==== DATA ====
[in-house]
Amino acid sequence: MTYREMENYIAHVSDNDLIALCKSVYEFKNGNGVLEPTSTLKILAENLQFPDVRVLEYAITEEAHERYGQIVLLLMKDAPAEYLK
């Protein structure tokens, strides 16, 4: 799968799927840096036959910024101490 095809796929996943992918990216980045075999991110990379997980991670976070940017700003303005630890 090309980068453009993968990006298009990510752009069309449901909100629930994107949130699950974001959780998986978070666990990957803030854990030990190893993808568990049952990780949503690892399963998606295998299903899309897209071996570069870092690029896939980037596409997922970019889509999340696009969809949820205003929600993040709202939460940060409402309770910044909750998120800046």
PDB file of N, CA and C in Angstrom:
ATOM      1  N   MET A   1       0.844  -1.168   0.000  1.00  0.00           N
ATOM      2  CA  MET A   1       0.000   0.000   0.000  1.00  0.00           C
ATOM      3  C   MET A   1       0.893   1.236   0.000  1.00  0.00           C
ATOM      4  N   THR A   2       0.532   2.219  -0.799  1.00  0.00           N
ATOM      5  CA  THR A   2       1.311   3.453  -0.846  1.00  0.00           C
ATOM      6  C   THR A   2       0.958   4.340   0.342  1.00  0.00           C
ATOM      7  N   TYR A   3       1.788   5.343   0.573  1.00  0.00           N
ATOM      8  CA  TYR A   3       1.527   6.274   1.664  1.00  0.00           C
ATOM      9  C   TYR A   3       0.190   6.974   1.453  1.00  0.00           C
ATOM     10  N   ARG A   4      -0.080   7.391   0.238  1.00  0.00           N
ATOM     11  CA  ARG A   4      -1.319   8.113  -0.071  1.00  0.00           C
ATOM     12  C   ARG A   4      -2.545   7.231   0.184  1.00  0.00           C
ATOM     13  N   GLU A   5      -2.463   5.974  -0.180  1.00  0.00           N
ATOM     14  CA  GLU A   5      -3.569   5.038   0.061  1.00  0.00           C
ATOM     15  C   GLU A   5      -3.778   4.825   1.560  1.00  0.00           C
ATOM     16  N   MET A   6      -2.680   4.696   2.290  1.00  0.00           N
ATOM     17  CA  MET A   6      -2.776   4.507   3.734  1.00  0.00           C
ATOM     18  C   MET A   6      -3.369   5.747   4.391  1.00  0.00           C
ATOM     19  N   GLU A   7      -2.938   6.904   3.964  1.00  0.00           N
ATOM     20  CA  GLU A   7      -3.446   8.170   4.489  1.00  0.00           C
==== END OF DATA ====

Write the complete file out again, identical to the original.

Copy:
[in-house]
Amino acid sequence: MTYREMENYIAHVSDNDLIALCKSVYEFKNGNGVLEPTSTLKILAENLQFPDVRVLEYAITEEAHERYGQIVLLLMKDAPAEYLK
């Protein structure tokens, strides 16, 4: 799968799927840096036959910024101490 095809796929996943992918990216980045075999991110990379997980991670976070940017700003303005630890 090309980068453009993968990006298009990510752009069309449901909100629930994107949130699950974001959780998986978070666990990957803030854990030990190893993808568990049952990780949503690892399963998606295998299903899309897209071996570069870092690029896939980037596409997922970019889509999340696009969809949820205003929600993040709202939460940060409402309770910044909750998120800046």
PDB file of N, CA and C in Angstrom:
ATOM      1  N   MET A   1       0.844  -1.168   0.000  1.00  0.00           N
ATOM      2  CA  MET A   1       0.000   0.000   0.000  1.00  0.00           C
ATOM      3  C   MET A   1       0.893   1.236   0.000  1.00  0.00           C
ATOM      4  N   THR A   2       0.532   2.219  -0.799  1.00  0.00           N
ATOM      5  CA  THR A   2       1.311   3.453  -0.846  1.00  0.00           C
ATOM      6  C   THR A   2       0.958   4.340   0.342  1.00  0.00           C
ATOM      7  N   TYR A   3       1.788   5.343   0.573  1.00  0.00           N
ATOM      8  CA  TYR A   3       1.527   6.274   1.664  1.00  0.00           C
ATOM      9  C   TYR A   3       0.190   6.974   1.453  1.00  0.00           C
ATOM     10  N   ARG A   4      -0.080   7.391   0.238  1.00  0.00           N
ATOM     11  CA  ARG A   4      -1.319   8.113  -0.071  1.00  0.00           C
ATOM     12  C   ARG A   4      -2.545   7.231   0.184  1.00  0.00           C
ATOM     13  N   GLU A   5      -2.463   5.974  -0.180  1.00  0.00           N
ATOM     14  CA  GLU A   5      -3.569   5.038   0.061  1.00  0.00           C
ATOM     15  C   GLU A   5      -3.778   4.825   1.560  1.00  0.00           C
ATOM     16  N   MET A   6      -2.680   4.696   2.290  1.00  0.00           N
ATOM     17  CA  MET A   6      -2.776   4.507   3.734  1.00  0.00           C
ATOM     18  C   MET A   6      -3.369   5.747   4.391  1.00  0.00           C
ATOM     19  N   GLU A   7      -2.938   6.904   3.964  1.00  0.00           N
ATOM     20  CA  GLU A   7      -3.446   8.170   4.489  1.00  0.00           C